COPENHAGEN — Denmark said no, emphatically, when President Trump expressed interest last year in purchasing Greenland. But that doesn’t mean the Danish government would rebuff a little American help for its semi-autonomous territory.
The United States has agreed to provide Greenland with $12.1 million in economic support, the Greenlandic government announced on Thursday, a move that some in Copenhagen met with wariness and anger, in light of Mr. Trump’s covetous gaze at the vast mineral-rich island, which contains 10 percent of the world’s fresh water.
That saga colored some reactions when the U.S. ambassador to Denmark, Carla Sands, published a statement on Monday hailing the importance of the Arctic region and offering “a substantial package of economic support funds to help jump-start growth in Greenland.”
Most of the aid will be given in the form of American advisory and consultancy services, used to “benefit the economic development of Greenland, including the mineral industry, tourism and education,” according to a statement issued on Thursday by the Greenlandic government.
Many of the Danish government’s allies and opponents have objected to the aid. Soren Espersen of the far right Danish People’s Party on Wednesday denounced the aid as “insulting,” telling the Danish news website Altinget, that such economic support was “for developing countries.”
On the left, the Greenland spokesman of the Socialist People’s Party, Karsten Honge, called the plan “extremely provocative,” and described it as an attempt to “put lice in the fur coat” of the island’s relationship with Denmark, according to the website Altinget. A conservative Danish lawmaker, Rasmus Jarlov, also accused the United States of “clearly undermining” Denmark-Greenland relations.
But Denmark’s minister of foreign affairs, Jeppe Kofod, said on Thursday that Denmark wants Greenland to have a mutually beneficial relationship with the United States. “It’s no secret that we’ve worked for a long time with Greenland to make sure Greenland sees a benefit from the U.S. presence,” he said, adding that it was now up to Greenland’s government and the US to decide how they want to spend the money.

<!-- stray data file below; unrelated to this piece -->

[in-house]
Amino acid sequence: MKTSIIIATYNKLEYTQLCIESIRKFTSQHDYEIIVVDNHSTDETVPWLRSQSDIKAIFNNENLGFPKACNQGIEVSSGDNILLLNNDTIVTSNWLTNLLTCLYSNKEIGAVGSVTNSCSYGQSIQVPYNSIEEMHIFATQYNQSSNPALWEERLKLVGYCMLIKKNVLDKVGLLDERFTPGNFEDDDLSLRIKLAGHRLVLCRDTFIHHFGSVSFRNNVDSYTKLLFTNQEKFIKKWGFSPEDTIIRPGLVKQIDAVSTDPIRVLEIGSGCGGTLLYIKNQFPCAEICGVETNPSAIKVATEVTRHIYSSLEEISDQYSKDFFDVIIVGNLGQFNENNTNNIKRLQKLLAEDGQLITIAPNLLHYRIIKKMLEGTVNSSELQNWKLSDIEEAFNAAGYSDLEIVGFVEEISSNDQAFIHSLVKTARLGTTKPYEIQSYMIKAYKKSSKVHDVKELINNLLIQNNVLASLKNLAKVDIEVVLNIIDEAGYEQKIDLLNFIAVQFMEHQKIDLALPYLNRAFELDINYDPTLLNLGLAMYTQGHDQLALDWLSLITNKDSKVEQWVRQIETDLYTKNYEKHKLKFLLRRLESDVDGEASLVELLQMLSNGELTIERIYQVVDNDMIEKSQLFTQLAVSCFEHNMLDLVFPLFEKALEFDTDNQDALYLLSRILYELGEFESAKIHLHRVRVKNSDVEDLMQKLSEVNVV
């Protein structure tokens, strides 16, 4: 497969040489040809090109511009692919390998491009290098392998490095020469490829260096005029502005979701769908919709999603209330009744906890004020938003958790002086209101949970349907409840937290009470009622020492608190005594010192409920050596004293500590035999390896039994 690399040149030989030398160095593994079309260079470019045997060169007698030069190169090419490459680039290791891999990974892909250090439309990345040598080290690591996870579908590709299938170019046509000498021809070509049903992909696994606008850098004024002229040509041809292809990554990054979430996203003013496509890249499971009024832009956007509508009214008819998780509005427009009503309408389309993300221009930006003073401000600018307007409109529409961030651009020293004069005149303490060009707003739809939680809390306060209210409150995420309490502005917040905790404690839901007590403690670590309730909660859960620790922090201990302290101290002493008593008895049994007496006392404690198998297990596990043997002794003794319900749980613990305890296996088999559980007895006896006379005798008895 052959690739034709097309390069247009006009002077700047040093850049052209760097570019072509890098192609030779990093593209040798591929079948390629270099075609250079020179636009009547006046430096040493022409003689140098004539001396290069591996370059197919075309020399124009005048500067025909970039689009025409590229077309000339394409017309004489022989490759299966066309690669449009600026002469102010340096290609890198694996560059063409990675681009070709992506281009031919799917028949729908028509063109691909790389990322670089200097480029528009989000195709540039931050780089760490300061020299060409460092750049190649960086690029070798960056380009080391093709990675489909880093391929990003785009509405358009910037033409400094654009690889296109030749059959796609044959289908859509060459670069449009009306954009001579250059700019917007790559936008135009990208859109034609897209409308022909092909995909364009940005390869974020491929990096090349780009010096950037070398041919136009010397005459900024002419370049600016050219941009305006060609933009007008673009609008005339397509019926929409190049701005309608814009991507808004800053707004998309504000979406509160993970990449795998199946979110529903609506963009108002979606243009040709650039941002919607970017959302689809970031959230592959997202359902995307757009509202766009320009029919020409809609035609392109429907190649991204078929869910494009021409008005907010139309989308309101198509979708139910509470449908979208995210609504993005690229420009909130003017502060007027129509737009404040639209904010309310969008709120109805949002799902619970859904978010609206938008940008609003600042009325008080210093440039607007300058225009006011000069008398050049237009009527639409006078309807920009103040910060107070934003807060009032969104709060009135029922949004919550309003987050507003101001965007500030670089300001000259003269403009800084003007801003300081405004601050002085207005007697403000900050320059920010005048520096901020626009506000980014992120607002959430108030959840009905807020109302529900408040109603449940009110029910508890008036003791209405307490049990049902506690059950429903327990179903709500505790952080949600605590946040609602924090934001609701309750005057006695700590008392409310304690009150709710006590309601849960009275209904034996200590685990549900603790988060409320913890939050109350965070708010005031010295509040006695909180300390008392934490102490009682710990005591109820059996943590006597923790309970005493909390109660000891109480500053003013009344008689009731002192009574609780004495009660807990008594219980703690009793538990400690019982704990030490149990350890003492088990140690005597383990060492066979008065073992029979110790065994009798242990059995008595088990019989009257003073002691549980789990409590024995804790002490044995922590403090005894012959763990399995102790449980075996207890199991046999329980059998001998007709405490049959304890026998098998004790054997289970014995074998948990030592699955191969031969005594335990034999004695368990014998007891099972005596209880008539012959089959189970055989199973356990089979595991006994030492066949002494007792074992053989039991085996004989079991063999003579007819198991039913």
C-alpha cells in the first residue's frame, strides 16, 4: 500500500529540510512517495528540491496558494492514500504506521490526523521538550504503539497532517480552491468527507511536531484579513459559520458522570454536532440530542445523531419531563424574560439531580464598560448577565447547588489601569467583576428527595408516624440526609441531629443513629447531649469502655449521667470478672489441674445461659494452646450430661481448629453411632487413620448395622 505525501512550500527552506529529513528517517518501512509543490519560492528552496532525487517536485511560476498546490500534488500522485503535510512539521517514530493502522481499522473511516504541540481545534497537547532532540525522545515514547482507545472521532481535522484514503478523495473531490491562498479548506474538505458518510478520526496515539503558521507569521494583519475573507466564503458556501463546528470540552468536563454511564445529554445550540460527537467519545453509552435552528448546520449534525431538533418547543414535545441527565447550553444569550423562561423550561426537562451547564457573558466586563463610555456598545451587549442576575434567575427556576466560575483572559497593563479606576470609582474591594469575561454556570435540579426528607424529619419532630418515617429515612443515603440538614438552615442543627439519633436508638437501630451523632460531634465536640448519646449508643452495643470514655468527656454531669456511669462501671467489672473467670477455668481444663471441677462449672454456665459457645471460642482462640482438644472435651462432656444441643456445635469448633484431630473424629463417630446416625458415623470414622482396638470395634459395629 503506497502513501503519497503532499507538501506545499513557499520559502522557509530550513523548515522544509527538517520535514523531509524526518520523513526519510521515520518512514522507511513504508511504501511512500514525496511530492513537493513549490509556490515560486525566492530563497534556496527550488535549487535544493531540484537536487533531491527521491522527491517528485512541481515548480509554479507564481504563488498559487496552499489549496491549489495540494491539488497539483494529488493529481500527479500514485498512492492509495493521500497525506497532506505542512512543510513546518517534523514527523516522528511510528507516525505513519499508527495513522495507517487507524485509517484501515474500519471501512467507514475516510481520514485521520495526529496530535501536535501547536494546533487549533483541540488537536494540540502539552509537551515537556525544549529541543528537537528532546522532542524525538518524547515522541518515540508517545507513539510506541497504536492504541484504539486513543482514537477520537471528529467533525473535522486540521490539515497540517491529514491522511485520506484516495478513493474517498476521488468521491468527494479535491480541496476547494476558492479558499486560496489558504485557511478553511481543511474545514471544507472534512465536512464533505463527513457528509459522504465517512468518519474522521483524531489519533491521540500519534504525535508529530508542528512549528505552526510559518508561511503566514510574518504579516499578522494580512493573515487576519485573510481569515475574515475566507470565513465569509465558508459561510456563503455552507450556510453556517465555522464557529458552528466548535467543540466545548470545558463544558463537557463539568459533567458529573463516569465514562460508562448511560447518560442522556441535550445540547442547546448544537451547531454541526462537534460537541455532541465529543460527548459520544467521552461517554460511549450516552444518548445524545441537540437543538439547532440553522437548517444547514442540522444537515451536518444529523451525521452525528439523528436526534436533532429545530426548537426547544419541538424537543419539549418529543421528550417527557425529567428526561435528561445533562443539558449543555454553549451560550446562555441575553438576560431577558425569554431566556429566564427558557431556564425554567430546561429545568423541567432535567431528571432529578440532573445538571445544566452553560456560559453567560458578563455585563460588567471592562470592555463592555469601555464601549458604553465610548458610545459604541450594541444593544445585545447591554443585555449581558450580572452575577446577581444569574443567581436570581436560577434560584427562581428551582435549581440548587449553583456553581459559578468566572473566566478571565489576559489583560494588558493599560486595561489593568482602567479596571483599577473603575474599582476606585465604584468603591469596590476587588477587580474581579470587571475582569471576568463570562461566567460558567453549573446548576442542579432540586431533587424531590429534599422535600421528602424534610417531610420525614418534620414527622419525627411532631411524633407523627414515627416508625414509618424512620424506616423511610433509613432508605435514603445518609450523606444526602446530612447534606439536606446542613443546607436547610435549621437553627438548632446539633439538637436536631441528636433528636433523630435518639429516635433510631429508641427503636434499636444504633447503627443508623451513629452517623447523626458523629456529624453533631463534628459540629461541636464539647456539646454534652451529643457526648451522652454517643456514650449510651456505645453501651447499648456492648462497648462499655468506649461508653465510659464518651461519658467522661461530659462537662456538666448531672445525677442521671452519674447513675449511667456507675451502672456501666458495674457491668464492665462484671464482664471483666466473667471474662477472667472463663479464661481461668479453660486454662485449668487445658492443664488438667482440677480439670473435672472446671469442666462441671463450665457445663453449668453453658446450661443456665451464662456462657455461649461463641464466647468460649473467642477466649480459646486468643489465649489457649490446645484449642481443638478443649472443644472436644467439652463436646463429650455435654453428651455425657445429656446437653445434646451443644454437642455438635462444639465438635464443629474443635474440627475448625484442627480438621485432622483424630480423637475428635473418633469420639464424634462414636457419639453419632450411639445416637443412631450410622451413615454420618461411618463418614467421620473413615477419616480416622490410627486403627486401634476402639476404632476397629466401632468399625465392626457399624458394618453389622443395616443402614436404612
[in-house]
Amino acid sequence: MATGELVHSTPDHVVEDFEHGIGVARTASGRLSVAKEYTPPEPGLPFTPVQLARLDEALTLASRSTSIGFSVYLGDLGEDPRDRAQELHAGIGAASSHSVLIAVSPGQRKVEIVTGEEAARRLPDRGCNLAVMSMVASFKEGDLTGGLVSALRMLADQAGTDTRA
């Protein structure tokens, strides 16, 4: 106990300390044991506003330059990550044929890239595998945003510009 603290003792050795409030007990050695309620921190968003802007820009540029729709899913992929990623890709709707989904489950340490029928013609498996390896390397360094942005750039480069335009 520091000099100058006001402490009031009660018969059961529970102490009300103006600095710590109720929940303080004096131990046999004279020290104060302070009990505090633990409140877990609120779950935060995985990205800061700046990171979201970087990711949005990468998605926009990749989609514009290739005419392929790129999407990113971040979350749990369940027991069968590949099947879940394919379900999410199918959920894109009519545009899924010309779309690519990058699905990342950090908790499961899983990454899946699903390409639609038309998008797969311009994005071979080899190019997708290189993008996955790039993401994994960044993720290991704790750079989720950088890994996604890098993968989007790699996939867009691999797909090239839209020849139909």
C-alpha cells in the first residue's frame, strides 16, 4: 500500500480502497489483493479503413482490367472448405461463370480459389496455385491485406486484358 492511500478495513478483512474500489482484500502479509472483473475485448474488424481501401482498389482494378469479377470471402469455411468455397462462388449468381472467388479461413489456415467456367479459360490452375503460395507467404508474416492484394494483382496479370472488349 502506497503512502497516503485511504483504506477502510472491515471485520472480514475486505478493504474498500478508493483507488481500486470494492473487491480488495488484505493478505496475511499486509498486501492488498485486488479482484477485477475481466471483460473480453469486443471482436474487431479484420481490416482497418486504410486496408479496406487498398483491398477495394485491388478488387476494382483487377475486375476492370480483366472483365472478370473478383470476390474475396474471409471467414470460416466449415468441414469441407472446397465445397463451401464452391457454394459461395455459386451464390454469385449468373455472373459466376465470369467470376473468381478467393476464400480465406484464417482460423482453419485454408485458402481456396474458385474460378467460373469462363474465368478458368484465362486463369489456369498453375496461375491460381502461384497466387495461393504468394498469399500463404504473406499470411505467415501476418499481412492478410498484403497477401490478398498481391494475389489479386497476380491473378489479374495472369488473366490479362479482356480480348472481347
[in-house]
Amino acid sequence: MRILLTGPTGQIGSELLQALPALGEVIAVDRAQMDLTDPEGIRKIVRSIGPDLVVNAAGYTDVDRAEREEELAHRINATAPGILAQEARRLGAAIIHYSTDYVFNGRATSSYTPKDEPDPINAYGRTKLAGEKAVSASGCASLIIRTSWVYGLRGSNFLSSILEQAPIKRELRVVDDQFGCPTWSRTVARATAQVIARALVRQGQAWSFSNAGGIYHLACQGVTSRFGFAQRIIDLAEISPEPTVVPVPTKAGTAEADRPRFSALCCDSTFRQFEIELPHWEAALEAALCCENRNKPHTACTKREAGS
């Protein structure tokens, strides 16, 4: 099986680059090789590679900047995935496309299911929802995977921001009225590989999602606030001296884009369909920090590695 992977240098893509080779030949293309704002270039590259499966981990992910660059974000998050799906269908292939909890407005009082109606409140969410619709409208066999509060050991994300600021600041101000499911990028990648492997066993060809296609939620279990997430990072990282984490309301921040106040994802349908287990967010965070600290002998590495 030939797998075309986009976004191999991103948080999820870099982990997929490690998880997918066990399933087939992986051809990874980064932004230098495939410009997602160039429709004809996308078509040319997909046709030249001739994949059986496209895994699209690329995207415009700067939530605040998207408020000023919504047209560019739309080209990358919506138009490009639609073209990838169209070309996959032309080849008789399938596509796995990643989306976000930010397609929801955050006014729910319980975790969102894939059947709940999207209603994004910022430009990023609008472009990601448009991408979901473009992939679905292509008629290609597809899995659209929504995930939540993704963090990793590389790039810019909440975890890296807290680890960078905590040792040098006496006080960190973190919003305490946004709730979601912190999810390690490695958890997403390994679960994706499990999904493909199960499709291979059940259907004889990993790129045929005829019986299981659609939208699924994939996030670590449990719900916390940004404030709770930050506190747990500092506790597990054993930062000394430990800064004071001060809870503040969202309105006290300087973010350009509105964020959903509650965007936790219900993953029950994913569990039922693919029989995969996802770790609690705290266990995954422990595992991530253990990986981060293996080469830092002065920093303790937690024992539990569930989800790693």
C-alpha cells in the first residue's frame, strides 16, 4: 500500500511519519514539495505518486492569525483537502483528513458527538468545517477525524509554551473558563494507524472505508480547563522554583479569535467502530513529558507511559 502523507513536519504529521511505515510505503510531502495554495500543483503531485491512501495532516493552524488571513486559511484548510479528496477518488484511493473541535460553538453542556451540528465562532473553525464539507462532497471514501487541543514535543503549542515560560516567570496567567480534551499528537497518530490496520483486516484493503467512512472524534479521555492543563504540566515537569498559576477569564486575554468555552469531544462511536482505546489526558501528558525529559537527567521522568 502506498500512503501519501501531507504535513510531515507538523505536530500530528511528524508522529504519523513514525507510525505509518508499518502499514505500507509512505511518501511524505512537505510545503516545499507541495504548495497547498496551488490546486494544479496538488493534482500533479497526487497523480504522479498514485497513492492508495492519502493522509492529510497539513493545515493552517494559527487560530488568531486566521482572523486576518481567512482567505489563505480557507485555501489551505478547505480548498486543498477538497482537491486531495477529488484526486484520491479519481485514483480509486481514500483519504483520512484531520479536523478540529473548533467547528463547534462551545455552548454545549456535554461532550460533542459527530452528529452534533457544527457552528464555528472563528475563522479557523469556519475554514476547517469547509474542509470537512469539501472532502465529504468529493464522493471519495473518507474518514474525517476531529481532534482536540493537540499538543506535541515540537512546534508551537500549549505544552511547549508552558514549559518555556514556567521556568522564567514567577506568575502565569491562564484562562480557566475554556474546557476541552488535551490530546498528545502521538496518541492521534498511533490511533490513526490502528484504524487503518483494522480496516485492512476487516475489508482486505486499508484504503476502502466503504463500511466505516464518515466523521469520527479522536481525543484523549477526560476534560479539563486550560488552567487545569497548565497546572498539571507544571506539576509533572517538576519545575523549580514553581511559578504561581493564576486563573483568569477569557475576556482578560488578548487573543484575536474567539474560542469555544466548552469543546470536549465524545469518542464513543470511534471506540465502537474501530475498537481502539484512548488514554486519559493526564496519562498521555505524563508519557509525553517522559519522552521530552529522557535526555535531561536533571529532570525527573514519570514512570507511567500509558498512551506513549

But Mr. Kofod declined to comment on the backlash against the aid. “I’m not going to speak about people’s concerns,” he said. “People are free to have them.”
Reactions among Greenlandic lawmakers were split.
Some were suspicious over the fine print of the plan. “We need to clarify if they pay today and we’ll be in debt tomorrow,” said Aaja Chemnitz Larsen, a Greenlandic member of the Danish Parliament, on Thursday.
But many lawmakers were positive. Greenlandic lawmaker, Aki-Matilda Hoegh-Dam, said she found the negative responses baffling. “It’s a fantastic opportunity,” she said of the American package, adding she hoped it would “strengthen human capital” in Greenland.
“This good news confirms that our work on building a constructive relationship with the United States is fruitful,” Kim Kielsen, the island’s premier, said.
On Monday, Ms. Sands said the United States was merely seeking to bolster its support for “a secure and stable Arctic,” in response to Russia and China’s growing ambitions in the region.
“The United States wants to be the partner of choice in the Arctic, and we hope to achieve this partnership through direct U.S. engagement that sustainably accelerates development and prosperity in the region,” she said.
Greenland, long ago settled by Vikings, has more than a millennium of shared and sometimes troubled history with Denmark. It now has a population of 56,000 and is self-governing except in matters of foreign affairs and defense, with significant local support for greater independence. It also receives $740 million annually from the Danish government.
Greater U.S. support could allow the island to reduce its reliance on funding from Copenhagen. But Mr. Trump’s talk of a purchase last year prompted outrage. “Greenland is not for sale and cannot be sold,” Mr. Kielsen said at the time.